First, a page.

Currently, organic wine in the US has a mixed reputation, in part because for many years certain vintners attempted to make wine with no sulfites at all -- which is nearly impossible -- and made quite a lot of wine that had a very short shelf life, couldn't travel and yes, disappointed many excited by the prospect. It is possible to make wine without sulfites, but those who do it successfully have found the trick of leaving in the gasses their best bet, and this tends to render a fizzy mix.

In Europe, the organic legislation for winemaking permits using sulfites, but at a much lower dose than is standard. This guarantees that the wine can travel, be cellared, and be enjoyed for the proper life-time of the wine.

Standing in a freshly tilled organic vineyard.

Voila, a bit of history. So, knowing that many a chic winery has converted now to biodynamic winemaking practices, (with my strong encouragement) JP sought to learn more of this discipline, not necessarily to change his own practices, but to better understand his colleagues who've chosen to do so. (Think Bonney Doon in California, Château Beaucastel in Châteauneuf-du-Pape, Montirius in Gigondas, Château Romanin in Les Baux de Provence...).

Briefly, biodynamic viticulture stems from the same origins as homeopathic medicine, and the Waldorf schools -- Rudolf Steiner. You can easily look it up on Wikipedia for details (or look at Bonney Doon's web site, which is very extensive). It observes not only the solar cycles, and the seasons, but also the lunar, and the planetary, and the astral. There is a calendar that many follow (but others dispute) which calculates root days, flower days, leaf days and fruit days. Hence there is a guide for when to plant for which result, what time of day to water or work the earth, and much much more. Rather than the traditional copper sulfur treatments used by organic vintners, there is an elaborate range of preparations that are dynamised at infinitesimal concentrations and sprayed on the vines at specific moments in the year and their growth cycle.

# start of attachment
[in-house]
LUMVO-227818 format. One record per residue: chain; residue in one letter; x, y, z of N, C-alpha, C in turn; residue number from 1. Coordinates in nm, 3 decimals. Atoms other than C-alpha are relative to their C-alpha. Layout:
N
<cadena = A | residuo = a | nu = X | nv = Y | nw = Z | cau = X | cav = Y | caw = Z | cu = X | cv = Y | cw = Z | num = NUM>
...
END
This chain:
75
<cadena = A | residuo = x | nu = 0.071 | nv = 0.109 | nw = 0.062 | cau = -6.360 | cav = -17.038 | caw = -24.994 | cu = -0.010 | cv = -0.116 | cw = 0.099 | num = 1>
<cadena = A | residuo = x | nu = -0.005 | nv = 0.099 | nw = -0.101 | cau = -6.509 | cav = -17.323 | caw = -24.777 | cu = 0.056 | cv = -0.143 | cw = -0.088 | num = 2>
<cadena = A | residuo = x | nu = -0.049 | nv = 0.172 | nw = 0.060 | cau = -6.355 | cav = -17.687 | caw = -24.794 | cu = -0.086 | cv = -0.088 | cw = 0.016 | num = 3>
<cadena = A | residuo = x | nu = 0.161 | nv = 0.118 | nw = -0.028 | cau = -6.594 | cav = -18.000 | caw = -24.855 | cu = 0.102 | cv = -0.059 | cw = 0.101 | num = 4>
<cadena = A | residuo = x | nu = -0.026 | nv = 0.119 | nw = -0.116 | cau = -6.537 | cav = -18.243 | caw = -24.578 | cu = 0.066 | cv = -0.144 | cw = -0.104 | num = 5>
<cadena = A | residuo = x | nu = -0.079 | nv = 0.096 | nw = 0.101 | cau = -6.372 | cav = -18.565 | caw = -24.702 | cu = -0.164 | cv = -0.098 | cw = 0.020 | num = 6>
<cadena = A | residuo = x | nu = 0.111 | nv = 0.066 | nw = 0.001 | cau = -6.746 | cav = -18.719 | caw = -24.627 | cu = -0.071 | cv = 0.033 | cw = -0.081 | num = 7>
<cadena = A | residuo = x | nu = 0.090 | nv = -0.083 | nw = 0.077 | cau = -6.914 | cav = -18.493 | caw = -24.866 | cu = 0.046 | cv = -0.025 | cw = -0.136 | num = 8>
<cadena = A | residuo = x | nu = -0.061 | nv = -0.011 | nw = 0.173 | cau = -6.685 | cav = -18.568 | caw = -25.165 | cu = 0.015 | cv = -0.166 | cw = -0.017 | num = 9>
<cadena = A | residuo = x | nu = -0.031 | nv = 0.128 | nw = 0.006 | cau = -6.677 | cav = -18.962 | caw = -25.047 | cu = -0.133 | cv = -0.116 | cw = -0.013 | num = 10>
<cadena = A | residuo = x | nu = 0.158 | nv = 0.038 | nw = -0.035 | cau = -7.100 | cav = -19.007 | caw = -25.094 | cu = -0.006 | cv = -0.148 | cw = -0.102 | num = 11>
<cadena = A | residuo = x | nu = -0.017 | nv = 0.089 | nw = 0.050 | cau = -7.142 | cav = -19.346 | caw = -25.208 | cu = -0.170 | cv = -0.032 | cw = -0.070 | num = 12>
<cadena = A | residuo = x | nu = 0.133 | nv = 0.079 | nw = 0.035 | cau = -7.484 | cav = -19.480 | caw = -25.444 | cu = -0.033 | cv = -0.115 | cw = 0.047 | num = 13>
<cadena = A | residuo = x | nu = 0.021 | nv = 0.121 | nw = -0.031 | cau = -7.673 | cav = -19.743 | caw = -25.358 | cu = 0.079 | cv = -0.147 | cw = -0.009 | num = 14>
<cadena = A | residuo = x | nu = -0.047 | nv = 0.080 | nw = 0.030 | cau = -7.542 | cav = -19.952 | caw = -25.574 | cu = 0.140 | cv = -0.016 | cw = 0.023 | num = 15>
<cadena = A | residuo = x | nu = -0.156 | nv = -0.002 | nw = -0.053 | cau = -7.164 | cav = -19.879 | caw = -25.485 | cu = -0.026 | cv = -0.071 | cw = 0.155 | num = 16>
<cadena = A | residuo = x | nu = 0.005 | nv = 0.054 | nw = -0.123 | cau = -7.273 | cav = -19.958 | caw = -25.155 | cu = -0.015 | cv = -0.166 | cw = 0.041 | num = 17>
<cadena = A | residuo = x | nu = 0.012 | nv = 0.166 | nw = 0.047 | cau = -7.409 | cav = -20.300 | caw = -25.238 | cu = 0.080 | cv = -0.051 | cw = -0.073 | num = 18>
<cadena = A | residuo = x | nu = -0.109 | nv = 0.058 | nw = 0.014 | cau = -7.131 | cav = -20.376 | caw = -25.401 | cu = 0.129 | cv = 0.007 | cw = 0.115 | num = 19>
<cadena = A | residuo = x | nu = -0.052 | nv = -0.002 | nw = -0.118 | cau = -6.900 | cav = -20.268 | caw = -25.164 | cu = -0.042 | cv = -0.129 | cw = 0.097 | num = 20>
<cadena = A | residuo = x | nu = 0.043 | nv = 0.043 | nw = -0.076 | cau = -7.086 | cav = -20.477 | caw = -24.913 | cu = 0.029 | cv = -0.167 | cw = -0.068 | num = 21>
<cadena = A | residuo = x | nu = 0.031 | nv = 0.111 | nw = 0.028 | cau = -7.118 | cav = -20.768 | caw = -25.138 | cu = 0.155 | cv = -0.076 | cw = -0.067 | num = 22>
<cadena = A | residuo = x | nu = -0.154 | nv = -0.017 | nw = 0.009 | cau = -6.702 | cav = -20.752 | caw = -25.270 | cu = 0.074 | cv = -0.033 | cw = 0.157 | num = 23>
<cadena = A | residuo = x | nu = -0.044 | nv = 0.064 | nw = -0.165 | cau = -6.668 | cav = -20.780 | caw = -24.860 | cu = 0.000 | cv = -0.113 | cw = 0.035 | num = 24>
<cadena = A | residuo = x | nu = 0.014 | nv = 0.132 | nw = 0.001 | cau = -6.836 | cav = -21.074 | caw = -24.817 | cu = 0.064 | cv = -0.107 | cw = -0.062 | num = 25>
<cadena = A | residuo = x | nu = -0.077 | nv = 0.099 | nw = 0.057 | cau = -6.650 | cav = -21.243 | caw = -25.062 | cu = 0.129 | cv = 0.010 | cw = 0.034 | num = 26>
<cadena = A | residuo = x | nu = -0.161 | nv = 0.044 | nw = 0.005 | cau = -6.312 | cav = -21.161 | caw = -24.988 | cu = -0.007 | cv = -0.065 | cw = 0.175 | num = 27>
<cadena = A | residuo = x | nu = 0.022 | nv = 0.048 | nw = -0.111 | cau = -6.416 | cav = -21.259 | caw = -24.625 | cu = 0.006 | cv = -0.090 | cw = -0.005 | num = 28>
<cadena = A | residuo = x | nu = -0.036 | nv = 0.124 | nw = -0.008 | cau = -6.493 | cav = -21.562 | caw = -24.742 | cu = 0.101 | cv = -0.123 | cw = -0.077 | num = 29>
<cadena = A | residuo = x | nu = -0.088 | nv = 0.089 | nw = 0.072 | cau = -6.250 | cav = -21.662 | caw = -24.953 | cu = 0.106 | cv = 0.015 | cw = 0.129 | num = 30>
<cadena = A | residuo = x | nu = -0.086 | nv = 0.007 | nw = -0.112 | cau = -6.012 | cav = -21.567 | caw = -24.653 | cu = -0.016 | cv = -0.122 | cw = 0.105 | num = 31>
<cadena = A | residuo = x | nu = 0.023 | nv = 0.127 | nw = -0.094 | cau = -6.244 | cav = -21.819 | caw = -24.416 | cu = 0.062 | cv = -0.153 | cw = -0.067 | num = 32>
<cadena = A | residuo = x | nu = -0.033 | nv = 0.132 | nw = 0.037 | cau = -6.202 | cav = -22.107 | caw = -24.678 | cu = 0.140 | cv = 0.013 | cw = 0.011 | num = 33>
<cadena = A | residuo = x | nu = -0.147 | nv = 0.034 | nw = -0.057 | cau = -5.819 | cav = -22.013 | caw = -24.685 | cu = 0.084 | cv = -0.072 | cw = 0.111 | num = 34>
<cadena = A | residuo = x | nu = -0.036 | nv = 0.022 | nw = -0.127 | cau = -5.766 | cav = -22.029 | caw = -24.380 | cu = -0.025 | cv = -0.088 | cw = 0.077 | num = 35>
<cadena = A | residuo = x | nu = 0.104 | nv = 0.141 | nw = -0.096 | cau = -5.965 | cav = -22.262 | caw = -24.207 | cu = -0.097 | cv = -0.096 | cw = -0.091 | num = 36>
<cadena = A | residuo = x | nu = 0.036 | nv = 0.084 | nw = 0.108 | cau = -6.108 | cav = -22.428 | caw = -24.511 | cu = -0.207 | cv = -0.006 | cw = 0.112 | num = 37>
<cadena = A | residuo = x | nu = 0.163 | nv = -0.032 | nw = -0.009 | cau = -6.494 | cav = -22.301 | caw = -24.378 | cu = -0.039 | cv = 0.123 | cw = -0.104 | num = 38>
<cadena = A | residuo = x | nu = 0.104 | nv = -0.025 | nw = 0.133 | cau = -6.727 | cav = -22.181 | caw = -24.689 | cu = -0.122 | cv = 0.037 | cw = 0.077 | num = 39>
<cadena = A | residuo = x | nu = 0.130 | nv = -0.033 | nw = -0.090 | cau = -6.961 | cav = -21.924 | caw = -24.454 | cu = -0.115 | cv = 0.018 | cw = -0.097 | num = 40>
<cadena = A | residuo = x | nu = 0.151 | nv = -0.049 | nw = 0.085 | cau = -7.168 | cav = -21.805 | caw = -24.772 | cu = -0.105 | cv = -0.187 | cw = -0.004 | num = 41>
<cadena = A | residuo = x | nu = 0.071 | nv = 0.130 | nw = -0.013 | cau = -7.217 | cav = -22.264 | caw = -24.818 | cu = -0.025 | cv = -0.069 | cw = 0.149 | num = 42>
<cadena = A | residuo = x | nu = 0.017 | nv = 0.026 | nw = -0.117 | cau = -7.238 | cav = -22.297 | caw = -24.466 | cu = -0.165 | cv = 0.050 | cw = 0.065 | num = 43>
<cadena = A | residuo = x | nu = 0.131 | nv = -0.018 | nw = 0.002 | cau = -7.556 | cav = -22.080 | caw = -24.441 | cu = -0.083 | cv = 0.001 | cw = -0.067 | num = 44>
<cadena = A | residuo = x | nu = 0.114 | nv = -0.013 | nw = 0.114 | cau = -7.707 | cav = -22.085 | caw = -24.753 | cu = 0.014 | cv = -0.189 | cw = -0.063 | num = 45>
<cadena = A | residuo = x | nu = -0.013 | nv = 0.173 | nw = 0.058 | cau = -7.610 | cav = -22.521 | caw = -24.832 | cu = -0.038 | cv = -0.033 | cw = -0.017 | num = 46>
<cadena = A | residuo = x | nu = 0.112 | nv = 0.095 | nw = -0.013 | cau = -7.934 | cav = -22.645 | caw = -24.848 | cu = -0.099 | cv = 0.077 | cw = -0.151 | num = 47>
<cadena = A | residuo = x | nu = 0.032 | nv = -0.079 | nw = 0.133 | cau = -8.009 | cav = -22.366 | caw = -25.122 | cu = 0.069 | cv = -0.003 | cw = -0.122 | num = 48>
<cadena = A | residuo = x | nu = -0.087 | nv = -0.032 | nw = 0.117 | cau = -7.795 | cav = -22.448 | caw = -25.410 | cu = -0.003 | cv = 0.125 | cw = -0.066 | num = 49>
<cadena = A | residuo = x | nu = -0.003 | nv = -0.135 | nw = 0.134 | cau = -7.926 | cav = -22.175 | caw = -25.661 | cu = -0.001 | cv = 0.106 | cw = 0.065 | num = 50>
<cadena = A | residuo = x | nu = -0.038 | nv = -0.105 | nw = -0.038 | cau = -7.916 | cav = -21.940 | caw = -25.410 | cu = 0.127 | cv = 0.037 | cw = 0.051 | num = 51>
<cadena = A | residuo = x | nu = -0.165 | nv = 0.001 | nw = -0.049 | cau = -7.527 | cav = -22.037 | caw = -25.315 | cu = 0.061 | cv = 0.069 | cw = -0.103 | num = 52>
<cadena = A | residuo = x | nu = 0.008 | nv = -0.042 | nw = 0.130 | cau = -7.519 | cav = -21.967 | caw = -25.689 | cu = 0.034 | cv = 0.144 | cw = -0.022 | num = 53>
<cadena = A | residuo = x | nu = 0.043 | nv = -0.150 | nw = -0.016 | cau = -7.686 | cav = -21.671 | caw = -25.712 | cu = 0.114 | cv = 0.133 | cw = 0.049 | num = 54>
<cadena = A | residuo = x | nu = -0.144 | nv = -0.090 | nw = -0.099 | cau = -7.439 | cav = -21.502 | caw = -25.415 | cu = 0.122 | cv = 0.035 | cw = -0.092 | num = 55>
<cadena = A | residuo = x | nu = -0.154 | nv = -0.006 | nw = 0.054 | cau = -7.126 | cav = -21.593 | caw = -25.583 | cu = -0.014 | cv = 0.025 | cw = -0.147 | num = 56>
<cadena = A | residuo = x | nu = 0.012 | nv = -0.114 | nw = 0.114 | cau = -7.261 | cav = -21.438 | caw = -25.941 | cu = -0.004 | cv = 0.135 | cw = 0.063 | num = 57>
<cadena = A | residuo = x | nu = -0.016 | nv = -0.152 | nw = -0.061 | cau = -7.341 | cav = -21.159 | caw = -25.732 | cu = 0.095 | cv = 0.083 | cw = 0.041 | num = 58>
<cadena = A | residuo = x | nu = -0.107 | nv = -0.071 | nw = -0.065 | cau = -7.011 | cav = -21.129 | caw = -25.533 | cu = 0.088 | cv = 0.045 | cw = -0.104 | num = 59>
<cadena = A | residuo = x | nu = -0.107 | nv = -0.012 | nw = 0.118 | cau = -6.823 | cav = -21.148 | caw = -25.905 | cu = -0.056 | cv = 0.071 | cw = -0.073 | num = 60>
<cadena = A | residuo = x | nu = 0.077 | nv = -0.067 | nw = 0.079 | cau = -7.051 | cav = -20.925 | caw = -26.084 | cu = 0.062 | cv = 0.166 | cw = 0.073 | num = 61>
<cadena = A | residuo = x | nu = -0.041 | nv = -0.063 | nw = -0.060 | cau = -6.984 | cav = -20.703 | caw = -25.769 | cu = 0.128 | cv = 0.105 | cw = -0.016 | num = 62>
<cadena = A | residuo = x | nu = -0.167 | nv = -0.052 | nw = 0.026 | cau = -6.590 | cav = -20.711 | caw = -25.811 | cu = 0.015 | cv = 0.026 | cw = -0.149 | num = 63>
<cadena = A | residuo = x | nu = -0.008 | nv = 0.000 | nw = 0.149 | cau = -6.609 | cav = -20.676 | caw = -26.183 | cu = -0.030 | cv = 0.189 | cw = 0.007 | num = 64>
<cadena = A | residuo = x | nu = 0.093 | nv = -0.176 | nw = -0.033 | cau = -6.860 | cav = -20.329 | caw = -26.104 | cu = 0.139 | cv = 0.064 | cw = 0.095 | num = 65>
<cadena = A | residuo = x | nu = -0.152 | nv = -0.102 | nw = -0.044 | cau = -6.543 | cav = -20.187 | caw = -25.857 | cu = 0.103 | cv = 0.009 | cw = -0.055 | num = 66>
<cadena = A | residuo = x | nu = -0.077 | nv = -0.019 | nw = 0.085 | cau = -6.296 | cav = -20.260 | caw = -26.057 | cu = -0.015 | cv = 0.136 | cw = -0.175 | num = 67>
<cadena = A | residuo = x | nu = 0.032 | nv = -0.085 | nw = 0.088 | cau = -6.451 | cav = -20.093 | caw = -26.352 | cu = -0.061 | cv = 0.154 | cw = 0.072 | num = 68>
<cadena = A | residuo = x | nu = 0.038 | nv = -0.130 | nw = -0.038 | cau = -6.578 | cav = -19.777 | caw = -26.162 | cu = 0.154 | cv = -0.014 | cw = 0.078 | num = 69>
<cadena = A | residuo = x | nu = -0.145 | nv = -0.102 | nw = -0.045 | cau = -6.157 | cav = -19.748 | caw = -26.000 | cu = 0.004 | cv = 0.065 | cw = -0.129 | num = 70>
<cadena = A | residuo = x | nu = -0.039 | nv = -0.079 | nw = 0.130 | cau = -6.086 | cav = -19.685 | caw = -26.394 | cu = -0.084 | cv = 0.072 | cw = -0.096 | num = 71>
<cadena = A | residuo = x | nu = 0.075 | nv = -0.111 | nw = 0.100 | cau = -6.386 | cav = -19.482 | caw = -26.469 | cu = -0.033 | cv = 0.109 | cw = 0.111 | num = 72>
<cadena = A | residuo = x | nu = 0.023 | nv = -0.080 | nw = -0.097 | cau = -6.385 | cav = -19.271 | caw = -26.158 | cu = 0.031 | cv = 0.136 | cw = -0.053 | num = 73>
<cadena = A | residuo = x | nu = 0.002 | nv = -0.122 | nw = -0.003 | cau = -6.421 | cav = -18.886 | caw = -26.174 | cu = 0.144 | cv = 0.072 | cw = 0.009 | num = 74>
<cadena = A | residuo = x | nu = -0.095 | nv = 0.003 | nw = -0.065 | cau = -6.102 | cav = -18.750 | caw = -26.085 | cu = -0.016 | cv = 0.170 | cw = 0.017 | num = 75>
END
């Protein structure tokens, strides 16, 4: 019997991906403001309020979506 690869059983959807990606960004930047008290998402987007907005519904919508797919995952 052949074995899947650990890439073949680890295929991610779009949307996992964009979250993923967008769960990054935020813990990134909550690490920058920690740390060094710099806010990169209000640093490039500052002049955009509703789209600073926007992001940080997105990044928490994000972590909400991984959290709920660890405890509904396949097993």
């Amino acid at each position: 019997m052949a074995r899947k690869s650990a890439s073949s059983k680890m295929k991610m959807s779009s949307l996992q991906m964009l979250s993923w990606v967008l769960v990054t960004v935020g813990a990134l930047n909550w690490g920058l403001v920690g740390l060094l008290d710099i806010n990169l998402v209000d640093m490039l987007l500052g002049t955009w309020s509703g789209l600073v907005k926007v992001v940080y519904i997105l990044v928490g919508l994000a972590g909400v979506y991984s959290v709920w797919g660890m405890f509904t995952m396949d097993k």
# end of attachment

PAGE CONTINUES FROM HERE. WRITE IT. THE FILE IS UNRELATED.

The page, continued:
Amongst the concepts that are new and interesting for many are the peeled crystal or well aged manure buried in cows horns for six months, then disinterred and dynamised.

What was particularly interesting for JP in his discussion yesterday was the approach of the instructor, himself a biodynamic vintner in Provence. A Swiss who also follows the anthroposophic vision of life as put forth by Rudolf Steiner, he applies his rich education and experience to his vines, in addition or alongside the strictures as presented by Rudolf Steiner and refined by his disciples since. There are many cycles to take into consideration, and on occasion they will be in conflict. However, there is no doubt that the cosmogony has an influence on the growth of plants on our earth. The trick is to apply this knowledge skillfully. As JP has noticed, he can turn over the earth and remove the weeds in one vineyard parcel, and there will be little growth afterwards. However, in a similar parcel that he ploughed two days later, there will be abundant vegetation in the following weeks.

The instructor openly discussed the complexity of the biodynamic system, and its many conflicts, assured at the base of its many virtues. But, he also stressed that the system be applied judiciously by a vintner who is first and foremost a skilled farmer, who knows intimately the land he works. Let him first master organic farming. Then, by all means look towards biodynamics to dynamise his land even further. But be careful, even if the published calendar says it is a "root day" or other, if it rained the night before, it's probably best to not go into that clay rich soil. Don't blindly apply directives that contradict your good sense as a farmer.